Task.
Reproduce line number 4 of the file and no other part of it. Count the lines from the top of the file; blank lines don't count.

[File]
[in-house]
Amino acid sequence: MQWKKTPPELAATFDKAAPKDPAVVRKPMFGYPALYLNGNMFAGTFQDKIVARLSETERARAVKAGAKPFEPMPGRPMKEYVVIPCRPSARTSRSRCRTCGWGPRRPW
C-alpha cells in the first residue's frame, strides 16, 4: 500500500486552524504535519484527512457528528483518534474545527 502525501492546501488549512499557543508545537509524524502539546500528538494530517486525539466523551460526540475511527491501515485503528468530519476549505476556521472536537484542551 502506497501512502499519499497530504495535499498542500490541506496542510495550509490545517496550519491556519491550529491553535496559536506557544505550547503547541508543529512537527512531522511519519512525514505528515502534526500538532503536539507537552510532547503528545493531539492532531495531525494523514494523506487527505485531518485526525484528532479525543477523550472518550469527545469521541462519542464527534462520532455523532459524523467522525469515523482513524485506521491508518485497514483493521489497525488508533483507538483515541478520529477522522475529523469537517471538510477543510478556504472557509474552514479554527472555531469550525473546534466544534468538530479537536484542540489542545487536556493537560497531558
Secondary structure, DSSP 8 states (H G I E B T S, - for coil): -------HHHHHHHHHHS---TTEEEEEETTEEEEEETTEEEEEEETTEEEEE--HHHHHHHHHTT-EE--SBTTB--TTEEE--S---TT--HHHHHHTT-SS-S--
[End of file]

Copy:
Secondary structure, DSSP 8 states (H G I E B T S, - for coil): -------HHHHHHHHHHS---TTEEEEEETTEEEEEETTEEEEEEETTEEEEE--HHHHHHHHHTT-EE--SBTTB--TTEEE--S---TT--HHHHHHTT-SS-S--